Sunday, July 16, 2017

Let's Read: A Connecticut Yankee in King Arthur's Court (Ch.6)




So, can Protag-man save himself? Honestly, if you don’t know the answer to this yet, then, seriously.

I said to myself that my eclipse was sure to save me, and make me the greatest man in the kingdom besides; […] [I]n a business way it would be the making of me; I knew that” (40).

                It is still the most ridiculous thing imaginable—being transported back in time to King Arthur’s ‘day’, being sentence to die, and then betting your salvation on an eclipse that you just so happen to know will happen at the time of transportation, because of course you studied such things!

                Regardless, these semicolons are driving me up the wall. They appear in just the oddest friggin’ places. Though none of them are incorrect, per se, they just seem redundant. Maybe it is just the free version of the book I am using, I dunno.

                So, after some time has passed, the guard comes and announces that Protag-man’s execution time has been moved up to today; turns out that Clarence was responsible: he says that he lied about Protag-man’s power so that Protag-man would not need to do the sun any real damage; the idea being that by showing his power today, when it was supposedly weaker, would frighten Arthur into releasing him. Ah, don’t you love it when you are screwed over by well-meaning simpletons?

I choked out some words through my grief and misery; as much to say that I would spare the sun; for which the lad’s eyes paid me back with such deep and loving gratitude that I had not the heart to tell him his good-hearted foolishness had ruined me and sent me to my death” (42).

                Man, this bit of interior monologue is amusing as hell. I supposed, however, that it is a bit paternalistic in that these Early Middle Aged yokels care only about the sun going out while our big and strong Protag-man is purposely trying to subdue these people into a Robinson Crusoe type arrangement. But still, funny, partly because of the interplay of irony as found in the conflation and confusion of magic and superstition with life and death; the lines become blurred and in that blurring there emerges difficulties with subjectivity.

                So everyone is all stone-like and frozen. Very excusable as they are about to watch a man be killed; but methinks that they are more frozen over concern for the sun. Thankfully, though…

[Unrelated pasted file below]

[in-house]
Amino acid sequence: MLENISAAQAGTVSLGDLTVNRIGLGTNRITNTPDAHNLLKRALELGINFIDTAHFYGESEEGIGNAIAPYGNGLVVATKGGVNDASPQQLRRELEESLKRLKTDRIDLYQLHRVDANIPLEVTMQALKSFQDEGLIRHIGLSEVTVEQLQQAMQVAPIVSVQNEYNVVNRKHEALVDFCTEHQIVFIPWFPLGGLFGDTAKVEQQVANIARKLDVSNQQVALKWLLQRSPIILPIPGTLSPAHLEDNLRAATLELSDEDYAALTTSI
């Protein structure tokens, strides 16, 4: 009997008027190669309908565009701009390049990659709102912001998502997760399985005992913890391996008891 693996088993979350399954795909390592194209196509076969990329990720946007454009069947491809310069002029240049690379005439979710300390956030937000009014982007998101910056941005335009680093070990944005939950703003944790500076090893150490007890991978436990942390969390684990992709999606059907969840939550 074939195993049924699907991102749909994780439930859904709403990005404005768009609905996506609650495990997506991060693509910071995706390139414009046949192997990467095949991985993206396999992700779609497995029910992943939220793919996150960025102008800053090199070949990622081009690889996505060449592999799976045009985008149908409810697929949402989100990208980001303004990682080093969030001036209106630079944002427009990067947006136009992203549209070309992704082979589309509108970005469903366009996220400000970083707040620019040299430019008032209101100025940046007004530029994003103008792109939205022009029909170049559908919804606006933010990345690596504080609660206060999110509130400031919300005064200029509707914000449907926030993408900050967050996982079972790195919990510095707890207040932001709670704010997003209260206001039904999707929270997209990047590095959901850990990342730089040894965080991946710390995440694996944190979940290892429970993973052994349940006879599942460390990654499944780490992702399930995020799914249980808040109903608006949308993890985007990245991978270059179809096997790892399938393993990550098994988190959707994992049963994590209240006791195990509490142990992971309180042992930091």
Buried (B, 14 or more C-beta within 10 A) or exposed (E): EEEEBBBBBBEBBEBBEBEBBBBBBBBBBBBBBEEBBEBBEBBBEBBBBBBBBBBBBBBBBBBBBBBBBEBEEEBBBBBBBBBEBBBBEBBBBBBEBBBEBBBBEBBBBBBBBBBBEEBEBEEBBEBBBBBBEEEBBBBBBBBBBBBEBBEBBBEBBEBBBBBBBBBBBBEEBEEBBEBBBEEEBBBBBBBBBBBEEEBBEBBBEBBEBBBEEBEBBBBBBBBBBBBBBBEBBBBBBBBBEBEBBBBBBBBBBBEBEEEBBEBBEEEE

With a common impulse the multitude rose slowly up and stared into the sky. I followed their eyes, and sure as guns, there was my eclipse beginning!”

                It is moments like this that do make me think that Protag-man is simply dreaming being transported back in time. That would make since considering all of the historical inaccuracies and whatnot. The idea that the eclipse would start now, because, as it turns out, Clarence made a mistake in understanding the date, seems far too convenient. Though perhaps it is also a meta-commentary on Twain’s part which takes aim at narrative.

                So, the torch is about to be applied when Arthur forbids it and there is altercation; Merlin wants who is an obvious competitor eliminated but Arthur is scared to death of the sun going all explody.

’Stay where you are. If any man moves—even the king—before I give him leave, I will blast him with thunder, I will consume him with lightnings!’” (43).

                I’m actually surprised this works, but then again, this is not the postmodern age, so I guess it makes sense. It is not like there is hordes of people constantly tempting others with their petty will shit. The short version is that the crowd pleads with King Arthur to supplicate Protag-man and thereby ward off the oncoming disaster; this works, against the protests of Merlin, but it is a precarious position as Protag-man isn’t magic and the eclipse happens regardless, so Protag-man makes up some excuse. It is actually pretty boring. Though, there is plenty here if I wanted to do a psychological criticism. But the end result of this is that the absurd scheme works and Protag-man becomes the second most powerful man in the kingdom.

’but you shall appoint me your perpetual minister and executive, and give me for my service one percent of such actual increase of revenue over and above its present amount as I may succeed in creating for the state” (44).

                Protag-man is a capitalist pig in every sense of the word: he cares only for himself, uses then disposes of those around him, and manipulates his way to the top through cold, hard calculation and profit drives. What a dick. But still, it is fascinating all the while to see how his vision of transforming the sixth century will work out because it is a hastily grafted replica of an era which should not exist onto a period which could not possibly develop such ideas. Always fun to see the results—speculative imperialism, anyone?